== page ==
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Can Opes Acquisition (NASDAQ:OPES) Afford To Invest In Growth?

Simply Wall St

There's no doubt that money can be made by owning shares of unprofitable businesses. For example, although software-as-a-service business Salesforce.com lost money for years while it grew recurring revenue, if you held shares since 2005, you'd have done very well indeed. But while the successes are well known, investors should not ignore the very many unprofitable companies that simply burn through all their cash and collapse.

Given this risk, we thought we'd take a look at whether Opes Acquisition (NASDAQ:OPES) shareholders should be worried about its cash burn. For the purposes of this article, cash burn is the annual rate at which an unprofitable company spends cash to fund its growth; its negative free cash flow. First, we'll determine its cash runway by comparing its cash burn with its cash reserves.

View our latest analysis for Opes Acquisition

How Long Is Opes Acquisition's Cash Runway?

A company's cash runway is the amount of time it would take to burn through its cash reserves at its current cash burn rate. When Opes Acquisition last reported its balance sheet in June 2019, it had zero debt and cash worth US$212k. In the last year, its cash burn was US$1.1m. That means it had a cash runway of around 2 months as of June 2019. It's extremely surprising to us that the company has allowed its cash runway to get that short! The image below shows how its cash balance has been changing over the last few years.

NasdaqCM:OPES Historical Debt, September 20th 2019

How Is Opes Acquisition's Cash Burn Changing Over Time?

Opes Acquisition didn't record any revenue over the last year, indicating that it's an early stage company still developing its business. Nonetheless, we can still examine its cash burn trajectory as part of our assessment of its cash burn situation. Remarkably, it actually increased its cash burn by 233% in the last year. With that kind of spending growth its cash runway will shorten quickly, as it simultaneously uses its cash while increasing the burn rate. Admittedly, we're a bit cautious of Opes Acquisition due to its lack of significant operating revenues. We prefer most of the stocks on this list of stocks that analysts expect to grow.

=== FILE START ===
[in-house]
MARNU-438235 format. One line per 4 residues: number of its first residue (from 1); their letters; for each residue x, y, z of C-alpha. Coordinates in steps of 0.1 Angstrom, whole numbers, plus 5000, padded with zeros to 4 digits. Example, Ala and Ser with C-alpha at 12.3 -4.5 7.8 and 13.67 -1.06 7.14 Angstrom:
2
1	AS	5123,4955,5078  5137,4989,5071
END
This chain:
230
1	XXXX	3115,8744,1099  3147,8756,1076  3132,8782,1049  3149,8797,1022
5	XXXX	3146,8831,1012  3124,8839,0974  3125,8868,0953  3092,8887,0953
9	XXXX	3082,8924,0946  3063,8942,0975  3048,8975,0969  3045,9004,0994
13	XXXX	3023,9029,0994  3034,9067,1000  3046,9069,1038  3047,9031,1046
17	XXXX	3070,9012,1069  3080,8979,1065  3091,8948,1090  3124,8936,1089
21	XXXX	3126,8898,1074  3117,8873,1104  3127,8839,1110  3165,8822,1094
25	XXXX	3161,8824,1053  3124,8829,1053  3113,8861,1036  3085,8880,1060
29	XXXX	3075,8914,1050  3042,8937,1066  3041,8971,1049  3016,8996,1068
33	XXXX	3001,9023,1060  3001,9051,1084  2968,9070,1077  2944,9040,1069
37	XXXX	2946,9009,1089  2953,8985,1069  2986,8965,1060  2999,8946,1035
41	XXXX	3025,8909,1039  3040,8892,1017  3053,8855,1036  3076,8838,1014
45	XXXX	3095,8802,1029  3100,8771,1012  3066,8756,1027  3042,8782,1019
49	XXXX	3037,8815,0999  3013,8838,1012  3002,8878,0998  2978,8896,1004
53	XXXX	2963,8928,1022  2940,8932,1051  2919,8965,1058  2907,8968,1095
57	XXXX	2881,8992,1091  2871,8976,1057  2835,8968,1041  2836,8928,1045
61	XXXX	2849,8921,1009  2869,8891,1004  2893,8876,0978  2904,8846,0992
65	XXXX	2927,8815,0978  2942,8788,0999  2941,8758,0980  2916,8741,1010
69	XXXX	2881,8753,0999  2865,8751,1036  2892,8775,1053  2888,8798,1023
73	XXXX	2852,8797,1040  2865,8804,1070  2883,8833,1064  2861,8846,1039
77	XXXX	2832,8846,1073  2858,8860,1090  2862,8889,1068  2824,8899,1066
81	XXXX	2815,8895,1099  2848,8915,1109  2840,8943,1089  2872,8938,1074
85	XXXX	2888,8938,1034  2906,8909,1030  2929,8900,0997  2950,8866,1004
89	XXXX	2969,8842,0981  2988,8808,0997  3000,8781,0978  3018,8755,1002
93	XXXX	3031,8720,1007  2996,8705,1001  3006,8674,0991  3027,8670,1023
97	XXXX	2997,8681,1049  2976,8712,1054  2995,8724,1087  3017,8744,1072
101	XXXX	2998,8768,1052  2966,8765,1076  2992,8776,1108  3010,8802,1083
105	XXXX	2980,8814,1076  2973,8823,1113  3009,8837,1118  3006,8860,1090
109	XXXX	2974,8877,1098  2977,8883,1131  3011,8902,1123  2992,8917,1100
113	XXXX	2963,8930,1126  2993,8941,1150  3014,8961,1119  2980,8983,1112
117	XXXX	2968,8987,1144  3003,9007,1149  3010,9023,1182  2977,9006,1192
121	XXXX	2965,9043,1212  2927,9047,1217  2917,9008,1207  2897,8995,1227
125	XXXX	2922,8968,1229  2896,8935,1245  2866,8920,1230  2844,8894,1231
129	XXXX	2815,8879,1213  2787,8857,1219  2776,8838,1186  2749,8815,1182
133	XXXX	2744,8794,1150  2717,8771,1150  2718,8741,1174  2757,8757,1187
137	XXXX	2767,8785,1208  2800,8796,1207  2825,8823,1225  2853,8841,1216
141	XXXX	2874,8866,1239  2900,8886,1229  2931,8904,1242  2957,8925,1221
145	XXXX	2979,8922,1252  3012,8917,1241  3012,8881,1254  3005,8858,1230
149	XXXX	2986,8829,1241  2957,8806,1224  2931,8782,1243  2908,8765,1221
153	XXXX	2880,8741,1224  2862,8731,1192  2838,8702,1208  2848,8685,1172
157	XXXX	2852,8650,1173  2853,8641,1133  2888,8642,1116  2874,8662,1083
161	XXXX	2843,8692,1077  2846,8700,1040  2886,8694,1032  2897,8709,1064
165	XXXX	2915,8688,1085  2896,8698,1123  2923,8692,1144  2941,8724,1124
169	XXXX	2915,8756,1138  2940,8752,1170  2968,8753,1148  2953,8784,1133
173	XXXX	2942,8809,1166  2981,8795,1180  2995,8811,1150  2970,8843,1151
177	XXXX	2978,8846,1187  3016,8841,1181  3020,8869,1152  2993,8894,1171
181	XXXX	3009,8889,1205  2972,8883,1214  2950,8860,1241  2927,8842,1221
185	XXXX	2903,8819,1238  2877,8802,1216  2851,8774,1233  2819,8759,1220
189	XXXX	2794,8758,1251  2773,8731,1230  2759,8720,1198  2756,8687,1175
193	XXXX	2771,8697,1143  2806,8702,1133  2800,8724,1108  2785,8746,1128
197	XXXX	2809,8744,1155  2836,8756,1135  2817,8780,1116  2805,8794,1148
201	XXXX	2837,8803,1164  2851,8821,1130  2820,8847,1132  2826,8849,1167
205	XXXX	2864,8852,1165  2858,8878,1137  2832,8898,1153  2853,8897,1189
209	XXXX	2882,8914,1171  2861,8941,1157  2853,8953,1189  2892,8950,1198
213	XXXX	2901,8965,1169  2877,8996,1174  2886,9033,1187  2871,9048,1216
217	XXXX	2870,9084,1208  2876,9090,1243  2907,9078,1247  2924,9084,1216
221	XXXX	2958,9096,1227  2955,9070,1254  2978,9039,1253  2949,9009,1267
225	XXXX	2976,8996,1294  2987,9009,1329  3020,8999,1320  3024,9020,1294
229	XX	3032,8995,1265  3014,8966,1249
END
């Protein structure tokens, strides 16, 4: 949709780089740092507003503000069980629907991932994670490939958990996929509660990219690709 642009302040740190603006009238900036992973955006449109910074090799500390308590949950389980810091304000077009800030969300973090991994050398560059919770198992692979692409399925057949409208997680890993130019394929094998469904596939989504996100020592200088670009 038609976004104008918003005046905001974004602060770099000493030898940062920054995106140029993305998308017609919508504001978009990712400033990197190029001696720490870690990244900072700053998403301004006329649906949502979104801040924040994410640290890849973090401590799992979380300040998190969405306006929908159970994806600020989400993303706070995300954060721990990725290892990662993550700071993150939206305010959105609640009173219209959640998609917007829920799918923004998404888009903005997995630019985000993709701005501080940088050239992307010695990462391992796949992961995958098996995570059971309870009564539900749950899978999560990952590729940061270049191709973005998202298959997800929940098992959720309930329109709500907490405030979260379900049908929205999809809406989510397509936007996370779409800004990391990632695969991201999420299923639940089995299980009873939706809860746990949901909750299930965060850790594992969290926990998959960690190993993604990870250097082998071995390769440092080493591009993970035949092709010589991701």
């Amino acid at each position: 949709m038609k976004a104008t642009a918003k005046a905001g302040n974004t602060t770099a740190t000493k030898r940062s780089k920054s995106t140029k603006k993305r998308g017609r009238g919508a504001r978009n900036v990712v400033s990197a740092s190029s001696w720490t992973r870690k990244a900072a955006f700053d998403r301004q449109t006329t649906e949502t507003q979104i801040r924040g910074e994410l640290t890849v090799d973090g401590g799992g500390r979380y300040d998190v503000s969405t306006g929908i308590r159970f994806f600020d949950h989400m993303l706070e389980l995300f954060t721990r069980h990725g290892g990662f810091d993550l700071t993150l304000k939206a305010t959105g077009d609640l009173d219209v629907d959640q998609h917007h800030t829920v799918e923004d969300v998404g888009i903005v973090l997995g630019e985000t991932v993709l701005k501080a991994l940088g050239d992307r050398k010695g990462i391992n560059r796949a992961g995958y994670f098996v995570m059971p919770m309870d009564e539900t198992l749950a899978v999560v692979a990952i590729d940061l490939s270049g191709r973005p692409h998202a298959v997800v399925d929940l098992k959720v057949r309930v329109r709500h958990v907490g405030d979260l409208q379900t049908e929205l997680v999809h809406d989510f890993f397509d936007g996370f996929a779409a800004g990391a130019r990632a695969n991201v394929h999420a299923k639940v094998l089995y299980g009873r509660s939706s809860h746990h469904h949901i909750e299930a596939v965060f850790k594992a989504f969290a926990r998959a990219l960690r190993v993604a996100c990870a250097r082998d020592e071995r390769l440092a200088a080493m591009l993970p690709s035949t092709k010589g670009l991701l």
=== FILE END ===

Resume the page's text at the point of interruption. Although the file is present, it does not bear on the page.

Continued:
Can Opes Acquisition Raise More Cash Easily?

Given its cash burn trajectory, Opes Acquisition shareholders should already be thinking about how easy it might be for it to raise further cash in the future. Companies can raise capital through either debt or equity. Commonly, a business will sell new shares in itself to raise cash to drive growth. We can compare a company's cash burn to its market capitalisation to get a sense for how many new shares a company would have to issue to fund one year's operations.

Opes Acquisition has a market capitalisation of US$39m and burnt through US$1.1m last year, which is 2.7% of the company's market value. That means it could easily issue a few shares to fund more growth, and might well be in a position to borrow cheaply.

Is Opes Acquisition's Cash Burn A Worry?

Even though its cash runway makes us a little nervous, we are compelled to mention that we thought Opes Acquisition's cash burn relative to its market cap was relatively promising. Considering all the measures mentioned in this report, we reckon that its cash burn is fairly risky, and if we held shares we'd be watching like a hawk for any deterioration. We think it's very important to consider the cash burn for loss making companies, but other considerations such as the amount the CEO is paid can also enhance your understanding of the business. You can click here to see what Opes Acquisition's CEO gets paid each year.

If you would prefer to check out another company with better fundamentals, then do not miss this freelist of interesting companies, that have HIGH return on equity and low debt or this list of stocks which are all forecast to grow.

We aim to bring you long-term focused research analysis driven by fundamental data. Note that our analysis may not factor in the latest price-sensitive company announcements or qualitative material.

If you spot an error that warrants correction, please contact the editor at editorial-team@simplywallst.com. This article by Simply Wall St is general in nature. It does not constitute a recommendation to buy or sell any stock, and does not take account of your objectives, or your financial situation. Simply Wall St has no position in the stocks mentioned. Thank you for reading.